This error message is nearly completely useless and doesn’t give you any good details on what’s really wrong. It should pop up with a warning that the SSL certificate is not trusted and then point you to a KB article that describes how to install a trusted certificate. Or it could even give you the (less secure) option of ignoring the certificate error, which would be great for quick POC deployments and less frustration.

2. If the server VM you are using to install XD5 in has FIPS encryption mode enabled make sure that in IE under Advanced settings you have at least TLS 1.0 selected. If you only have TLS 1.1 and 1.2 selected then you get different errors depending on the deployment scenario you choose. If you chose “Desktop deployment” you will get the following errors:

In XenDesktop 5.0 Desktop Studio:
GUI Popup: Unknown error occurred.

Detailed logs show:

Reset-BrokerServiceGroupMembership : Unknown error occurred

+ CategoryInfo : InvalidOperation: (:) [Reset-BrokerServiceGroupMembership], SdkOperationException
+ FullyQualifiedErrorId : Citrix.XDPowerShell.Broker.UnknownError,Citrix.Broker.Admin.SDK.ResetBrokerServiceGroupMembershipCommand
In the Windows Applilcation Event logs you may see:
Log Name: Application

Source: Citrix Broker Service
Date: 12/12/2010 3:16:25 PM
Event ID: 1005
Task Category: None
Level: Error
Keywords: Classic
User: N/A
The Citrix Broker Service failed to connect to the XenDesktop database.

Please check that the database is configured correctly.

Error details:
Exception ‘NewIcon: Unhandled Error’ of type ‘Citrix.Cds.DAL.DALDataStoreException’.
If you use the “Quick Deploy” wizard then you will get the following error:
Exception has been thrown by the target of an invocation.
You will also get the same event ID 1005 in the application logs as described above. Thanks Citrix for giving us consistent errors in the Desktop Studio GUI for the same problem…not!
3. If you are using vDS (virtual distributed switch) like the Cisco Nexus 1000v or the built-in VMware one, beware! If you configure your master template VM with a network port on a vDS, but configure your vCenter host connection options to deploy VMs to a non-vDS network you will be unable to create a new VM pool.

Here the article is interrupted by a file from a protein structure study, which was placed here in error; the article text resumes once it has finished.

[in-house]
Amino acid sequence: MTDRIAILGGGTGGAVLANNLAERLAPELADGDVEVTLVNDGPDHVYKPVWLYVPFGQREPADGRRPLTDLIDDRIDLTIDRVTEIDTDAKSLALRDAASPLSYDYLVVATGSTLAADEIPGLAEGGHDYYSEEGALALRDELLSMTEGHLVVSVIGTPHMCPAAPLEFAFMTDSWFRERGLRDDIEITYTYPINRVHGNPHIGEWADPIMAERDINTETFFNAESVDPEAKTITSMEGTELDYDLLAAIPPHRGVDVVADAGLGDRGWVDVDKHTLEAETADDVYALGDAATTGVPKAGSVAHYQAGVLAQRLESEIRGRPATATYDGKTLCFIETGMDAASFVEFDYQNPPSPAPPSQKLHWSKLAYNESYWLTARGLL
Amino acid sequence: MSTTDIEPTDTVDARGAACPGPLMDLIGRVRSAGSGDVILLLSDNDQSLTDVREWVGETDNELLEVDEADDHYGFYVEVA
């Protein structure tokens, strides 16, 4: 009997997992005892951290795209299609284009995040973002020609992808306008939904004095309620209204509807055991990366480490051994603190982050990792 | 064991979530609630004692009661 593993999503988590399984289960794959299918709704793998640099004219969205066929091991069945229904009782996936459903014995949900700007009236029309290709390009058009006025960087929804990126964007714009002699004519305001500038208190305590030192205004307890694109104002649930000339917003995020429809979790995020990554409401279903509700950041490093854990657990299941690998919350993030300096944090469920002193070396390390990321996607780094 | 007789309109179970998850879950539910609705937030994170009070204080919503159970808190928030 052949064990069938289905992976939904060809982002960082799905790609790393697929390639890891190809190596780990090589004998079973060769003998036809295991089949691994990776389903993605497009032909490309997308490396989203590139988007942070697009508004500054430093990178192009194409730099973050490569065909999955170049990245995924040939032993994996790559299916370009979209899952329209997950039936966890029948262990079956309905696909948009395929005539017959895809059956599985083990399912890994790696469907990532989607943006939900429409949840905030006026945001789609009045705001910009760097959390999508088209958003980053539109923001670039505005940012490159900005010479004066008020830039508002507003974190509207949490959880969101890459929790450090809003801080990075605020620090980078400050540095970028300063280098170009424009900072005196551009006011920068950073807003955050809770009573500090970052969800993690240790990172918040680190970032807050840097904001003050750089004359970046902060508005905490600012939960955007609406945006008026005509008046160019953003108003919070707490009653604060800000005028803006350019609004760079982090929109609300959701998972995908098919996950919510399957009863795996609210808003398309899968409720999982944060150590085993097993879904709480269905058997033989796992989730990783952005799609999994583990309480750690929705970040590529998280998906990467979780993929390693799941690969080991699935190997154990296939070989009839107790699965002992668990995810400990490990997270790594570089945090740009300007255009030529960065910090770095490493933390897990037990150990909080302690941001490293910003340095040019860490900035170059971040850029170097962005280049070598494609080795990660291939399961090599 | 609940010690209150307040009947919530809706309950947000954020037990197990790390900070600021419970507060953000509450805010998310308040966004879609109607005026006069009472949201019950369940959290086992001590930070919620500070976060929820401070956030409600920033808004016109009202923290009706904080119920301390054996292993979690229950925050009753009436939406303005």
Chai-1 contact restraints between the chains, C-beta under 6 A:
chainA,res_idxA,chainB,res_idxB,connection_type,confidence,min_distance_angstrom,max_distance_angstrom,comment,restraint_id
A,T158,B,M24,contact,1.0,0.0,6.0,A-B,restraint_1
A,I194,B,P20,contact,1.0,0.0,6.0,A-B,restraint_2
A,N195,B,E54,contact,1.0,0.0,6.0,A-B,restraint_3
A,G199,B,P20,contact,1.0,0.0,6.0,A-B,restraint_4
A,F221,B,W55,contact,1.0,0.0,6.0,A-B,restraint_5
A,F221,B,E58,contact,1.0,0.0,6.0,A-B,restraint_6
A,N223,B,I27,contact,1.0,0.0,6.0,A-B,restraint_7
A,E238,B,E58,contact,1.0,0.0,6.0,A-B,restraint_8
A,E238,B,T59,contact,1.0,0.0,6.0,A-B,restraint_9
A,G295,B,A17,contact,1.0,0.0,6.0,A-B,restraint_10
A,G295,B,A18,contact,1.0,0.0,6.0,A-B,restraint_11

4. If you want to use webcams with XenDesktop, yes they do work! I tried my Logitech 9000, and made it work in “small” resolution which is 320 x 180. Anything higher and I got no video image. The small size resulted in real time video and it was extremely smooth and high quality image. Looked like native performance to me..on the LAN.

In conclusion, XD5 is vastly easier to install and configure than previous versions. But there are still some rough edges. As I do more testing I’ll post periodic updates.

Update 1: Found another bug in MCS (machine creation services), that you can read about here for a workaround.

Update 2: If you want to use Citrix Provisioning Services (PVS) and use the VMware VMXNET3 driver, you must apply Citrix hotfix CTX128160 found here, or your VMs will crash during boot.

Update3: I updated the FIPS encryption issue since the problem is caused by a combination of enabling FIPS encryption WITH a non-standard IE setting (TLS 1.0 is unchecked under advanced settings). You can safely have FIPS encrypiton enabled with a default IE configuration.

Update 4: Citrix released XD5 SP1, which fixes a few of these issues. Check out my post here.

Free Veeam licenses for the Holidays

Veeam is offering free, permanent, licenses for Backup and Replication v5 and Veeam Monitor Plus with Business View. These are NFR (not for resale) licenses, and limited to two sockets. But it’s great for a home lab, demo, training, etc. I don’t know how long the deal is good for, so I’d immediately request your gift.

I requested mine, and literally within seconds I got an email with the three free license keys. Veeam Backup is a GREAT product for virtual environments. I highly encourage everyone to get the gift licenses and try them out.

Two-Factor Authentication for Exchange 2010 is now possible

Back in 2009 I wrote a blog about the possibility of Microsoft supporting two-factor or multi-factor authentication for some Exchange services. For organizations which require high security, such as the DoD, allowing external access to email requires additional protection. With Exchange 2007 and prior versions there was no easy way (or any way!) to natively support certificate based two-factor authentication for services like Exchange ActiveSync. 

To my surprise and great delight, Microsoft just released a lengthy whitepaper on how to enable certificate based two-factor authentication with Exchange 2010 and Microsoft ForeFront TMG or Microsoft Forefront UAG. The table below is directly from their whitepaper and shows you the different authentication scenarios and which product(s) support that scenario.